1. No way.
  2. Oppose - never been part of any Romanian or post-Romanian state. Obviously putting it is in favor of some nationalistic POV. --Laveol T 02:27, 23 January 2008 (UTC)

Better discuss not using support - not support.

When I wrote the Bulgarian name for Turnu Magurele and other towns, it was deleted several times. Those towns were once in Bulgaria, while Vidin has never been in Romania. Would you tell me the reasons to include the romanian name? --Gligan (talk) 18:26, 21 January 2008 (UTC)

Oppose: per comments further down. --Eurocopter tigre (talk) 18:27, 22 January 2008 (UTC)

Discussion[edit]

I'm quite confused here, which would actually be the Romanian name for Vidin?? Also a reply for Gligan, Turnu Magurele was never in Bulgaria, it was in the Ottoman Empire. --Eurocopter tigre (talk) 18:17, 22 January 2008 (UTC)

Eurocopter, see Bulgarian: Видин, Romanian: Vidin or Diiu. Anton Tudor (talk) 18:18, 22 January 2008 (UTC)

That means we are discussing about the inclusion of the Romanian name Diiu (as the other Ro name is the current name of the article), so i'm not supporting its inclusion, as nobody uses it nowadays. Tudor, as you are the one who started this poll, you shouldn't support it; however, your support will not be taken in consideration. --Eurocopter tigre (talk) 18:27, 22 January 2008 (UTC)

Vandalisation of the article[edit]

I urge user Gligan to stop the vandalisation of the article. It's becoming very, very annoying. Anton Tudor (talk) 18:21, 22 January 2008 (UTC)

You are the one who is annoying. You did not give any reason for that and do not discuss.--Gligan (talk) 18:24, 22 January 2008 (UTC)

9 vandalisation by Gligan:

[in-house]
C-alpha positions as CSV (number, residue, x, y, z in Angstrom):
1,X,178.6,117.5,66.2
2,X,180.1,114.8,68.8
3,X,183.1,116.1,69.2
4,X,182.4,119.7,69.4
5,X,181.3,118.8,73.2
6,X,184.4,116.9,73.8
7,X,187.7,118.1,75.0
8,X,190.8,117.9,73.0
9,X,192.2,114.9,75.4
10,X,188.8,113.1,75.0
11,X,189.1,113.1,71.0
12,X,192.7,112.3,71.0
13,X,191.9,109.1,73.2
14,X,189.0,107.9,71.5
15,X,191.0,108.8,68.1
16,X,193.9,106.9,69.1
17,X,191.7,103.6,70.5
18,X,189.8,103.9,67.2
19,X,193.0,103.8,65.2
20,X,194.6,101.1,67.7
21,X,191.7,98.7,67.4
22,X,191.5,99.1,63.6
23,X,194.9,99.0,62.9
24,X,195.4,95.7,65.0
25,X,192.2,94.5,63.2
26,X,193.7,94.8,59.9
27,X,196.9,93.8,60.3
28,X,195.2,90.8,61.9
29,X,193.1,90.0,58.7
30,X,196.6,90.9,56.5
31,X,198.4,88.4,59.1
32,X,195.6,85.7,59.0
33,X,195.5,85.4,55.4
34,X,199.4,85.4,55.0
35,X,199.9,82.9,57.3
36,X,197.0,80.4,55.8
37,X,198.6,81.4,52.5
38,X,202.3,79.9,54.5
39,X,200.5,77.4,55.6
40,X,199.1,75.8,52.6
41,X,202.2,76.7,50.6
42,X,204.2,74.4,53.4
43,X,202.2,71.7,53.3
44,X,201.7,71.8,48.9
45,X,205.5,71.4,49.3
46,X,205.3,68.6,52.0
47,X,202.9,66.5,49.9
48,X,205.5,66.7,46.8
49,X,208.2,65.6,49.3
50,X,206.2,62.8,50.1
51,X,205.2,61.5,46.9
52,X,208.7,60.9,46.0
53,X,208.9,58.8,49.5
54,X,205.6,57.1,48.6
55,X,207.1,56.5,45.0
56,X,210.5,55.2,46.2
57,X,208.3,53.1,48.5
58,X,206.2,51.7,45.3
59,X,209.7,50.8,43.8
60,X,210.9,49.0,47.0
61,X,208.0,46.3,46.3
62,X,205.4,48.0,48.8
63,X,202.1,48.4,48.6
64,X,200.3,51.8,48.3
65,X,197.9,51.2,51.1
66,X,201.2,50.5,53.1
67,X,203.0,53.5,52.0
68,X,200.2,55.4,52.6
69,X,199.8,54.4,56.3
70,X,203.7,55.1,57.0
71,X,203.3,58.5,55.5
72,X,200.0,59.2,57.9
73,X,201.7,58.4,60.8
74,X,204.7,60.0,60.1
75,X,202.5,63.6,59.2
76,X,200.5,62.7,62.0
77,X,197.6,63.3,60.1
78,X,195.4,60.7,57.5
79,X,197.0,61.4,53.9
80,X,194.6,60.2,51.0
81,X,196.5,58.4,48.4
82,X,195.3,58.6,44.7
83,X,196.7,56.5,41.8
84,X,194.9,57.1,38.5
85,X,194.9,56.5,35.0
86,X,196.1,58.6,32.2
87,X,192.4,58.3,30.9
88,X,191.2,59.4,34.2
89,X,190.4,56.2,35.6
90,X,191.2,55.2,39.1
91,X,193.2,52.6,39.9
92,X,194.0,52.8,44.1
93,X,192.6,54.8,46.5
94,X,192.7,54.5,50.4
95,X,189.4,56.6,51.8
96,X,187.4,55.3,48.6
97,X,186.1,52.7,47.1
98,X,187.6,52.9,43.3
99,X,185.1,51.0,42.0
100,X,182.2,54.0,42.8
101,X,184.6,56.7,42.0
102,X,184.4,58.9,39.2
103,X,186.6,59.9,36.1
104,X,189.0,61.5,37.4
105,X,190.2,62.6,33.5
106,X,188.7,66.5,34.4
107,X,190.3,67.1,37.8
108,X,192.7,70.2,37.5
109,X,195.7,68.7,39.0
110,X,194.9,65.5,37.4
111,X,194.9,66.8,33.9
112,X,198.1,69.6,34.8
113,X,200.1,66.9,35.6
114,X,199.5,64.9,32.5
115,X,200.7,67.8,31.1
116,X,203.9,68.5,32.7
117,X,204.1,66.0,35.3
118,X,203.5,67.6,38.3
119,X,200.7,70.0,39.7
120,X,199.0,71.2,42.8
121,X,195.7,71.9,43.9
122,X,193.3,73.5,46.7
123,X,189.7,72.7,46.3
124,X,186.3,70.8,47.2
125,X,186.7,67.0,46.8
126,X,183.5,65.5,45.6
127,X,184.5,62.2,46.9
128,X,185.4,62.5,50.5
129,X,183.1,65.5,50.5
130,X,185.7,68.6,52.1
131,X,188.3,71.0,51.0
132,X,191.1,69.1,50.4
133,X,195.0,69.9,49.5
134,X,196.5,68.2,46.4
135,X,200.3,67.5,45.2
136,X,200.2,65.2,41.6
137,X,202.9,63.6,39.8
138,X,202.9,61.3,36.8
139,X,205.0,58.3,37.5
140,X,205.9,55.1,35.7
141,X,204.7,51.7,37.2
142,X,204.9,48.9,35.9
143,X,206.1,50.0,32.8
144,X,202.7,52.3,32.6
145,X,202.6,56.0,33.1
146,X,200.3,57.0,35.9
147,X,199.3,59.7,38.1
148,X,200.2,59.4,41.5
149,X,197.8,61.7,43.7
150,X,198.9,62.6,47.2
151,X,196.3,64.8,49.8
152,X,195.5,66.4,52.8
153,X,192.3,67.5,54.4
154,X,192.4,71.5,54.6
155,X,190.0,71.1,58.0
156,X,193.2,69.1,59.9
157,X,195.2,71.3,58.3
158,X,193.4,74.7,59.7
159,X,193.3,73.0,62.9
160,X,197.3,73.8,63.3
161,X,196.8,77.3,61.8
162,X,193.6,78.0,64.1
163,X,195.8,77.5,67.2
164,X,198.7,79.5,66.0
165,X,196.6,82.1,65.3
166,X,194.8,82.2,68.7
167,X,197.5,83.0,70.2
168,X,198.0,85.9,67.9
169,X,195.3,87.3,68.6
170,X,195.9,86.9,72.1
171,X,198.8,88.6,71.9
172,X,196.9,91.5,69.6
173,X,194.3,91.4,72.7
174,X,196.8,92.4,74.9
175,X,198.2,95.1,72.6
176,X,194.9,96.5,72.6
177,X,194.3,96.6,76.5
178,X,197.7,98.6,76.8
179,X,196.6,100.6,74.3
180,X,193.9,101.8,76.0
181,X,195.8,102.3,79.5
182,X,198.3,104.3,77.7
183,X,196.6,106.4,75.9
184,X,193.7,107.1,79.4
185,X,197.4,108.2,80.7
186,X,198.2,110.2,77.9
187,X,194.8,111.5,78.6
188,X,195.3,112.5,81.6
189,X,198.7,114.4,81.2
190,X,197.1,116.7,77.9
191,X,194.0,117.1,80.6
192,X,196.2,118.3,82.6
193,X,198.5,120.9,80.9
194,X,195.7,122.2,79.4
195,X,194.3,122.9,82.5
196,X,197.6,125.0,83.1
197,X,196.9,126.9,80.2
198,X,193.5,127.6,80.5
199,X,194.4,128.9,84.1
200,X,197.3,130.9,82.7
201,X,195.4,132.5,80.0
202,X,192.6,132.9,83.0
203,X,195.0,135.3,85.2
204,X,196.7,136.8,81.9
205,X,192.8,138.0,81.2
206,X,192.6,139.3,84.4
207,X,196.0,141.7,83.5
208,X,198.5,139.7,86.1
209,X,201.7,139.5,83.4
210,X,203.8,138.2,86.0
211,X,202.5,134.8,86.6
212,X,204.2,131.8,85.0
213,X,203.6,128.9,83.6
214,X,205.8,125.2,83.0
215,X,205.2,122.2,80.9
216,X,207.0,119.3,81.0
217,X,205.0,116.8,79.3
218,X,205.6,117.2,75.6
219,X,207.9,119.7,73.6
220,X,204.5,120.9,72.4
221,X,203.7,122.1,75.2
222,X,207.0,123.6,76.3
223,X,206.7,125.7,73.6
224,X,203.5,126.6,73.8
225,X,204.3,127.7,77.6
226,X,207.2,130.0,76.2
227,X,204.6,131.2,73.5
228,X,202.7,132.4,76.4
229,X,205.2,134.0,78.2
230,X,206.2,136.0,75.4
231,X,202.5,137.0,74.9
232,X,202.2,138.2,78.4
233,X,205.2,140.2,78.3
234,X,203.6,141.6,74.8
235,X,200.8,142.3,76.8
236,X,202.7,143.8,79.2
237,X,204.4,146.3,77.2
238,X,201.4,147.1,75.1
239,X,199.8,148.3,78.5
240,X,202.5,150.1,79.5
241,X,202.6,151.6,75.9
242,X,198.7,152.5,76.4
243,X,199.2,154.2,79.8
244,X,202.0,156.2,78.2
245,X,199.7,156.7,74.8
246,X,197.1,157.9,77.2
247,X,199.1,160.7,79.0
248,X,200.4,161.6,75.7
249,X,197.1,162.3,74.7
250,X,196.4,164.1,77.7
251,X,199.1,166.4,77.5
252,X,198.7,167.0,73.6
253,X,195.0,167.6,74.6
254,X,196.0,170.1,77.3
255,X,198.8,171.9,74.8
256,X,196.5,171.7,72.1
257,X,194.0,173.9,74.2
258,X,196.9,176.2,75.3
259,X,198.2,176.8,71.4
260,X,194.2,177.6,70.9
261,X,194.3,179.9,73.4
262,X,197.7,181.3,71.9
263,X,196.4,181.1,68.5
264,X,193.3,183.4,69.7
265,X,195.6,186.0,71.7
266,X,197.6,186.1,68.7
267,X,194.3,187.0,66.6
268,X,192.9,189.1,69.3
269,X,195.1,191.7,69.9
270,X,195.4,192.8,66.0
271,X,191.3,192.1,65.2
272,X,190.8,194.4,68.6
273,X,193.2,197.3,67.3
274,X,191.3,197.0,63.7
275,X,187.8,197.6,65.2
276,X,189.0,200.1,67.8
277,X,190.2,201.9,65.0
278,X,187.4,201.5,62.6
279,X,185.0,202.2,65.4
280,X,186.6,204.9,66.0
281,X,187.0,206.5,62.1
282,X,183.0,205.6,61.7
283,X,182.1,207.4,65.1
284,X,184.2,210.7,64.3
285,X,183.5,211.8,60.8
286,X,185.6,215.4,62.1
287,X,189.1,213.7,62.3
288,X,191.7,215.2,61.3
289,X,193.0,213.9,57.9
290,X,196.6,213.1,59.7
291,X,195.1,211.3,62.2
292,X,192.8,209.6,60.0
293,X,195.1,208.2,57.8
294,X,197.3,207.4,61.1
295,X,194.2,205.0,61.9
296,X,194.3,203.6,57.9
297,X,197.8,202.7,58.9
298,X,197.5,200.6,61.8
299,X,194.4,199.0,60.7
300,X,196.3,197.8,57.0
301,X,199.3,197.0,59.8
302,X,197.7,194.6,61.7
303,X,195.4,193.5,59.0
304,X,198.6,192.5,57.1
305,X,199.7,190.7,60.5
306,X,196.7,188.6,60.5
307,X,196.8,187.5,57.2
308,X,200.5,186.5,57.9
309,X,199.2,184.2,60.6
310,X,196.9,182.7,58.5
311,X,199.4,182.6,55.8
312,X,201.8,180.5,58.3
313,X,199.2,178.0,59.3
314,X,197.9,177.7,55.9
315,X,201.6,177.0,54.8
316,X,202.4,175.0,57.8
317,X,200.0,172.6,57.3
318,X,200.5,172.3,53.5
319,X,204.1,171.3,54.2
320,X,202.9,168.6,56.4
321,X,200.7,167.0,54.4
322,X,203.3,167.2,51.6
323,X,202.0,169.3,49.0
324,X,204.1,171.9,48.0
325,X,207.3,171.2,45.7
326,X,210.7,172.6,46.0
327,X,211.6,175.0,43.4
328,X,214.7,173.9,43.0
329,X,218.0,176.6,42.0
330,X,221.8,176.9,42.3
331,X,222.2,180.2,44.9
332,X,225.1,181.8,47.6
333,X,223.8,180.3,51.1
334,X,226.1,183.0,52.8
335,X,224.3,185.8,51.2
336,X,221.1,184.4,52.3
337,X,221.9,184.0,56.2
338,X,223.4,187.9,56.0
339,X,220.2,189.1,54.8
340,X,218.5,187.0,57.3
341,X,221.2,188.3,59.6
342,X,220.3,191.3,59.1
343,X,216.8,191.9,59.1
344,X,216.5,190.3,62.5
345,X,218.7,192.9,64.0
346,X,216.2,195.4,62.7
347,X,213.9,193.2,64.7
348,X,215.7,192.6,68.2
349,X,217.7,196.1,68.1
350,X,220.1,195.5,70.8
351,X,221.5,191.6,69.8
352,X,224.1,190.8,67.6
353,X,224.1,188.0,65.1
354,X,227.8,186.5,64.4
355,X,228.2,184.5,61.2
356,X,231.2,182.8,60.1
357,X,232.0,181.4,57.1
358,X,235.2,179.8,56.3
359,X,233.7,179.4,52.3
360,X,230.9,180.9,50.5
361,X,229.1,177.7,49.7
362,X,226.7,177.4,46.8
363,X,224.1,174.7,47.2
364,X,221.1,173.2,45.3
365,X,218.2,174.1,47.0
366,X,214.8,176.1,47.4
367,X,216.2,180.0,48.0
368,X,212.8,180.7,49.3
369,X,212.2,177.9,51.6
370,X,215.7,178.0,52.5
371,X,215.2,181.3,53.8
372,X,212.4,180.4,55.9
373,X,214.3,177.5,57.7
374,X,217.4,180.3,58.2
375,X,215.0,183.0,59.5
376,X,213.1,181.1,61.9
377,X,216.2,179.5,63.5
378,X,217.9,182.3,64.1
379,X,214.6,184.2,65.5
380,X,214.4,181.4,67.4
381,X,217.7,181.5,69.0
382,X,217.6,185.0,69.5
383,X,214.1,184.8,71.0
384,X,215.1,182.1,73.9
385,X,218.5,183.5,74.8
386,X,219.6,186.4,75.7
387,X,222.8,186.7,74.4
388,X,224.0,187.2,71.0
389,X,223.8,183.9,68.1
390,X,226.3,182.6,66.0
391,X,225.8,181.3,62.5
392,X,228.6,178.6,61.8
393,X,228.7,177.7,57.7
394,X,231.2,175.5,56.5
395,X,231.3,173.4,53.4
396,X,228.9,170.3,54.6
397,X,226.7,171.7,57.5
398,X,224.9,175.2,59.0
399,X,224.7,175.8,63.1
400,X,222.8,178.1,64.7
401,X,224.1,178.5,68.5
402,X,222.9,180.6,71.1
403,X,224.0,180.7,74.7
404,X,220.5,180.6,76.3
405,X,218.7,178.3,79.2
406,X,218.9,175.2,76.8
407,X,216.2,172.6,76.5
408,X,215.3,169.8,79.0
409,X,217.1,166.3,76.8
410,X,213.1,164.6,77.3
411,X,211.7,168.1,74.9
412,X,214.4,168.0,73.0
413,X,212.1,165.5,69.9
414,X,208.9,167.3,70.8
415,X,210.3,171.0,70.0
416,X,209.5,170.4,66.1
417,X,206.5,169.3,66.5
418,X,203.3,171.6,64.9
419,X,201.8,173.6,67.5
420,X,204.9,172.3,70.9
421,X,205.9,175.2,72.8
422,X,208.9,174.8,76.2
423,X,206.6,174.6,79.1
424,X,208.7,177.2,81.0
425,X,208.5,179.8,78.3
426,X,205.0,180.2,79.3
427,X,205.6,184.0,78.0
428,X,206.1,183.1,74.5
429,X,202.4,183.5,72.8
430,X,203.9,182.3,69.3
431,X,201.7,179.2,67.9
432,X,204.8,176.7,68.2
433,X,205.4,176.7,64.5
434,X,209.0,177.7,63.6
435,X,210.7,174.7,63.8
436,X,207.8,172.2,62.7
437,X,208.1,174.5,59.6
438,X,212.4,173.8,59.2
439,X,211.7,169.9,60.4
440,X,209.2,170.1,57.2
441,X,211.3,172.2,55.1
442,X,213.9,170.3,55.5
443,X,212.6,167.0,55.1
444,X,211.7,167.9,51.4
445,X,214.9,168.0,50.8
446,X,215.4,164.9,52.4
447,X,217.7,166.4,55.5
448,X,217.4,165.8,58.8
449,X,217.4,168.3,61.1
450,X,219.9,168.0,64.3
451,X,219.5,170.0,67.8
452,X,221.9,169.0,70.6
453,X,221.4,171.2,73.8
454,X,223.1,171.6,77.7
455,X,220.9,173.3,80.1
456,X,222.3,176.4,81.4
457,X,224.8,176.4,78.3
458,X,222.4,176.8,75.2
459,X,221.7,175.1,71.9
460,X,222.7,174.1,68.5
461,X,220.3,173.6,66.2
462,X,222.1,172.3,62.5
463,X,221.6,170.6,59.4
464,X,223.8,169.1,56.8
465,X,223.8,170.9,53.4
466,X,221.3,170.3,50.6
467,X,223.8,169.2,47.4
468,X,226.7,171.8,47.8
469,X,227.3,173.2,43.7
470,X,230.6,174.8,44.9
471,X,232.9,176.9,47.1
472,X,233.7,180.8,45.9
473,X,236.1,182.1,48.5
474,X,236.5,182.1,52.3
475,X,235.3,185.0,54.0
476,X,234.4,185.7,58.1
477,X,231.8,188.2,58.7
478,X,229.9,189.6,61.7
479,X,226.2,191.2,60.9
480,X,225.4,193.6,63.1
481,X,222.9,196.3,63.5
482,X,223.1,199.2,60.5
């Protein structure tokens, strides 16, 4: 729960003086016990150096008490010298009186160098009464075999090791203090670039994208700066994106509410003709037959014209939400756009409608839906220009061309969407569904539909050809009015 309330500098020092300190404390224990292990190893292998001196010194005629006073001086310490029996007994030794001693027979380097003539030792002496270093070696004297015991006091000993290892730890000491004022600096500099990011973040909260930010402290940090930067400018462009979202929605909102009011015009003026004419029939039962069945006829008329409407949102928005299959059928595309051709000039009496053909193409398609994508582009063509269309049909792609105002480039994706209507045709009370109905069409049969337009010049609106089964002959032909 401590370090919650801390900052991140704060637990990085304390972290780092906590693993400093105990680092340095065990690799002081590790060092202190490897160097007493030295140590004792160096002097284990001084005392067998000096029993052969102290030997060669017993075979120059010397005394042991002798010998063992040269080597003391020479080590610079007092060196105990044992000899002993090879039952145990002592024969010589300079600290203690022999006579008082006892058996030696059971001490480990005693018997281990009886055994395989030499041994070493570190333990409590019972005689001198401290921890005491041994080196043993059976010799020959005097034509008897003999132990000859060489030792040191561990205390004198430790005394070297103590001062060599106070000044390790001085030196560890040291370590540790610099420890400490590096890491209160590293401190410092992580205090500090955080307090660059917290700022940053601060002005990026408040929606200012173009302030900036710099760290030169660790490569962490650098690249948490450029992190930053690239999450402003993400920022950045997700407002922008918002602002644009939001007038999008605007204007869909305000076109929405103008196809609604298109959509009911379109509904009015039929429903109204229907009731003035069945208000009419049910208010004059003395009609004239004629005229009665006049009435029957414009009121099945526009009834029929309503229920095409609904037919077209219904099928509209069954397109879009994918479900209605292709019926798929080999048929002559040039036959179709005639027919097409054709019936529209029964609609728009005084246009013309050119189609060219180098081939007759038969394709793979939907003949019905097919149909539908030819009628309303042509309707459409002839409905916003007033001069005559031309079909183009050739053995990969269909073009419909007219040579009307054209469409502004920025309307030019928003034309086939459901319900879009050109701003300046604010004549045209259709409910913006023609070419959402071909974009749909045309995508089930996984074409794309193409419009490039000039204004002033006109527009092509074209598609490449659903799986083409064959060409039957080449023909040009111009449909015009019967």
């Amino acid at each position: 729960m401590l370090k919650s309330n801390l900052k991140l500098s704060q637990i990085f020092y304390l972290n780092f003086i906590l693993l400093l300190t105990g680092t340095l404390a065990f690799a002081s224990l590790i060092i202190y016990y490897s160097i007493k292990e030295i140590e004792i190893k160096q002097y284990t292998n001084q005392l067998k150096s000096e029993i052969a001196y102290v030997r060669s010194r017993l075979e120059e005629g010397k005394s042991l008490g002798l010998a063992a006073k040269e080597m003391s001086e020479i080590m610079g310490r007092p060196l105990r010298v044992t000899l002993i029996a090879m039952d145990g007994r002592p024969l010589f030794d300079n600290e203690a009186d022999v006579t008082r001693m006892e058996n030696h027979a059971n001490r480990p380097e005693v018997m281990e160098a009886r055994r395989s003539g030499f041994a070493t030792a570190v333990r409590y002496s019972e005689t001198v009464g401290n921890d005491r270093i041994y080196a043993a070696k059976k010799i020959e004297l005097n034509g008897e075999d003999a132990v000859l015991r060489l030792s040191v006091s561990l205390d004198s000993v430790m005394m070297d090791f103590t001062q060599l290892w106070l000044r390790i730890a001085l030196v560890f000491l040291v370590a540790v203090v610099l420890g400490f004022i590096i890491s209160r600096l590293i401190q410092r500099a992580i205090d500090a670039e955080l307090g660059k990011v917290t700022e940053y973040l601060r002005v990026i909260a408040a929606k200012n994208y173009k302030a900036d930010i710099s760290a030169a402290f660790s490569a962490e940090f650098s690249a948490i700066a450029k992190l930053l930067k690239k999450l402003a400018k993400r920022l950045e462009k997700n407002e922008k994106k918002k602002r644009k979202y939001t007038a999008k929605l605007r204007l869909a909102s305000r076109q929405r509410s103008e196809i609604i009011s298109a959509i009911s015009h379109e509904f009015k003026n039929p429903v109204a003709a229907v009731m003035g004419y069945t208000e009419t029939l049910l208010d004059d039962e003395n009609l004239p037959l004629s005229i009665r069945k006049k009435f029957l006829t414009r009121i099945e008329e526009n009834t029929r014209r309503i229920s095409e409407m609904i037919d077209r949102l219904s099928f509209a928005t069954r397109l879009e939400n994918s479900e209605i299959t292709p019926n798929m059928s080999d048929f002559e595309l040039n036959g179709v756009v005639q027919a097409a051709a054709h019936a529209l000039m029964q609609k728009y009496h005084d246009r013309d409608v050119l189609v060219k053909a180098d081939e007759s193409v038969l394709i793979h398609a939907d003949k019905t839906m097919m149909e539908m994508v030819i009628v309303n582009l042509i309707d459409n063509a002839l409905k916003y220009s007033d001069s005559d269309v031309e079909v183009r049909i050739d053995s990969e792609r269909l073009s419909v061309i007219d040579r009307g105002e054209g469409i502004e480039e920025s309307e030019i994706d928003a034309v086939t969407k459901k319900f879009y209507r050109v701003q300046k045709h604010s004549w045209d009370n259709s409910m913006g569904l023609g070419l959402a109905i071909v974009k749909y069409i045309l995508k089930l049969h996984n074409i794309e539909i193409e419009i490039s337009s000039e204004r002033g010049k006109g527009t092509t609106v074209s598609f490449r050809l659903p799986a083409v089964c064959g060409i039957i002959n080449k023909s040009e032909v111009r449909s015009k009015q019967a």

Warning! I'm going to report you both for breaking the WP:3RR and edit warring. Tudor, until the discussion its over, you have no right to make such edits in the article. Let's try to remain calm and discuss this in a civil way. --Eurocopter tigre (talk) 18:32, 22 January 2008 (UTC)
I agree. Thank you. --Gligan (talk) 18:33, 22 January 2008 (UTC)
I agree too. Thank you. Anton Tudor (talk) 18:37, 22 January 2008 (UTC)
You have been reported here for 3RR violation and disruptivity. However, you should consider reading WP:CIVIL, WP:3RR and WP:NPA before further editing Wikipedia. --Eurocopter tigre (talk) 18:51, 22 January 2008 (UTC)
The page has been protected to prevent further disruption. Please seek dispute resolution for the problems encountered here. - Revolving Bugbear 20:40, 22 January 2008 (UTC)

@:Gligan. Here are the aswers to your questions:

1. "What on hell has Roman Empire to do with Romania". My answer: with Romania nothing, but with the Romanian people: almost everything. Without the Roman rule, a Romanian ethnicity would'n exist today. Even the self-designation of the Romanians: "român" (or "rumân") is based on the self-designation of the ancient Romans: "romanus". --Olahus (talk) 21:04, 22 January 2008 (UTC)